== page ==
Guidhall Art Gallery is home to the City of London Coporation's art collection and is situated in the heart of the Square Mile – a stone’s throw from the Bank of England and St Paul’s Cathedral. The gallery opened in 1886 at a time when, inspired by the public’s ‘increased taste for art’, civic leaders were opening their collections for all to view free of charge. The aim of Guildhall Art Gallery was to display ‘a Collection of Art Treasures worthy of the capital city’. The gallery’s first director from 1886 to 1928 was Alfred Temple, during whose tenure the gallery became a member of the Contemporary Art Society. He mounted a series of popular exhibitions, queues for which stretched from Guildhall Yard to the Bank of England and also started to collect contemporary art, a tradition maintained today.
Fire almost entirely destroyed the gallery during the Blitz in 1941. Although much of the collection had been moved for safety to an underground store in Wiltshire, the gallery lost several hundred works of art. Undaunted, the Corporation opened a temporary gallery and, in 1985, decided to re-develop the building at which time the remains of London’s Roman Amphitheatre were discovered, now preserved and open to the public, at basement level. The new building was designed by architect Richard Gilbert Scott and opened by Her Majesty Queen Elizabeth II in 1999.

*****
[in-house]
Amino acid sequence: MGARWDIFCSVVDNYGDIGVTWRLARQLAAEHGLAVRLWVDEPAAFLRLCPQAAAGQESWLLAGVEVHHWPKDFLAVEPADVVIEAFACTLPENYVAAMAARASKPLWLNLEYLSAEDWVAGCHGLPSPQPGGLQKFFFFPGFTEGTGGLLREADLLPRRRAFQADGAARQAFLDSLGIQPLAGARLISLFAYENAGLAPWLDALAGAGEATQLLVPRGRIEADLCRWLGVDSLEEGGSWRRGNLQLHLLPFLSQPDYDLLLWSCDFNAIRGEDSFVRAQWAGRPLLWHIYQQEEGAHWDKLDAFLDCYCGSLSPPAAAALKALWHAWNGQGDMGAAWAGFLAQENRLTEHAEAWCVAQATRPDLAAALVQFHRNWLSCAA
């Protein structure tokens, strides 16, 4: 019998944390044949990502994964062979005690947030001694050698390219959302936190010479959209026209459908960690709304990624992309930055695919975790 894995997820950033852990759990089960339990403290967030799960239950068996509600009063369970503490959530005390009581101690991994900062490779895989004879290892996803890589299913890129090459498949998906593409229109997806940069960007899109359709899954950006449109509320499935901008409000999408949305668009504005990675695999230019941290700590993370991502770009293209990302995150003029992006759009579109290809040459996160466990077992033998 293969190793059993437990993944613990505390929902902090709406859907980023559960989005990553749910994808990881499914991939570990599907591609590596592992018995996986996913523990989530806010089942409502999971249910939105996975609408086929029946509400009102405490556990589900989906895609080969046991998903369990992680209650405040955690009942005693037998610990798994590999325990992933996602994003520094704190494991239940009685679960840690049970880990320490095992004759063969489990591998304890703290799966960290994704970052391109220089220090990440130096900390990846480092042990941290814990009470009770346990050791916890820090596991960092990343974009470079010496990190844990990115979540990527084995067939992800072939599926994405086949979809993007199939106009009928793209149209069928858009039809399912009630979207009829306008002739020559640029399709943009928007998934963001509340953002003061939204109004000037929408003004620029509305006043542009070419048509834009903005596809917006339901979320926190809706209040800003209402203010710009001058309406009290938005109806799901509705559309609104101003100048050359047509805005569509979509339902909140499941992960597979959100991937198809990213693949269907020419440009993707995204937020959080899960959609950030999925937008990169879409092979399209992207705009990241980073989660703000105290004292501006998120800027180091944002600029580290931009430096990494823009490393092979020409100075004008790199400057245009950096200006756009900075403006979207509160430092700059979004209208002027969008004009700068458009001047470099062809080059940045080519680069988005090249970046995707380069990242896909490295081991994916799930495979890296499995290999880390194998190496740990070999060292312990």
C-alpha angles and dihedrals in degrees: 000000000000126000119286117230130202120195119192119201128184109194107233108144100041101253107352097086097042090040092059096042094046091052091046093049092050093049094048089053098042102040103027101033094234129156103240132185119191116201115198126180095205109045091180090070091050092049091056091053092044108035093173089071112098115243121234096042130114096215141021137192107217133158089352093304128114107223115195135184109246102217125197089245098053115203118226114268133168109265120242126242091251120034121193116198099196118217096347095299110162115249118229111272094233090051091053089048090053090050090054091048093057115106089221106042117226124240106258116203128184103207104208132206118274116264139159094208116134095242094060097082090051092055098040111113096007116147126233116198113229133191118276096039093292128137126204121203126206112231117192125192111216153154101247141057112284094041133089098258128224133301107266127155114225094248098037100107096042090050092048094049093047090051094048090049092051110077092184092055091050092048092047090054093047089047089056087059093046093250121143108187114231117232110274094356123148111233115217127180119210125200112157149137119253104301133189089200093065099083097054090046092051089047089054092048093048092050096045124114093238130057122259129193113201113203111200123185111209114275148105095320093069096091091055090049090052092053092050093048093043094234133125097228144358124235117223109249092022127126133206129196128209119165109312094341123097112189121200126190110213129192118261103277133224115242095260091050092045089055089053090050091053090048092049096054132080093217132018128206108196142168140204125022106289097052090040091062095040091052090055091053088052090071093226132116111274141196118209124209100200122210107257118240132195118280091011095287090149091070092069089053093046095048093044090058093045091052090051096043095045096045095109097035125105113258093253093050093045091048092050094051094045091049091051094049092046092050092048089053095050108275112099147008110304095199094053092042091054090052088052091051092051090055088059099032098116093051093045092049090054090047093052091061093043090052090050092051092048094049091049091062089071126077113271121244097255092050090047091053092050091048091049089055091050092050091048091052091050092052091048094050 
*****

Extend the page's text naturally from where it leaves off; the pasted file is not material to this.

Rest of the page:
The wide-ranging collection of 4,500 works, including over 1,300 oil paintings, dates from 1670 to the present day. It is particularly rich in Victorian art whose styles and themes range from the Pre-Raphaelites to the late 19th-century fashion for all things Oriental. and also houses important ceremonial and topographical paintings. Scenes of London take visitors on a colourful journey into the City’s past, covering both dramatic events like the Great Fore of London of 1666 and crowds enjoying the Lord Mayor’s Show, to everyday street scenes.
The collection has been built up through commissions, purchases and by generous donations and bequests. The studio collection of Matthew Smith was donated to the City in 1974. In 2013 it launched a new acquisitions drive, focusing on works which explore the gallery’s unique location in the centre of London’s financial district – drawing on themes around money and power, plenty and progress, boom and bust. A recent acquisition from the CAS, Top Shelf, 2018 by Liz Artur Johnson documents the lives of black communites in the capital in a 20-piece photographic montage which is inspired by the way the Victorians would display their collections such as at the Guildhall Art Gallery.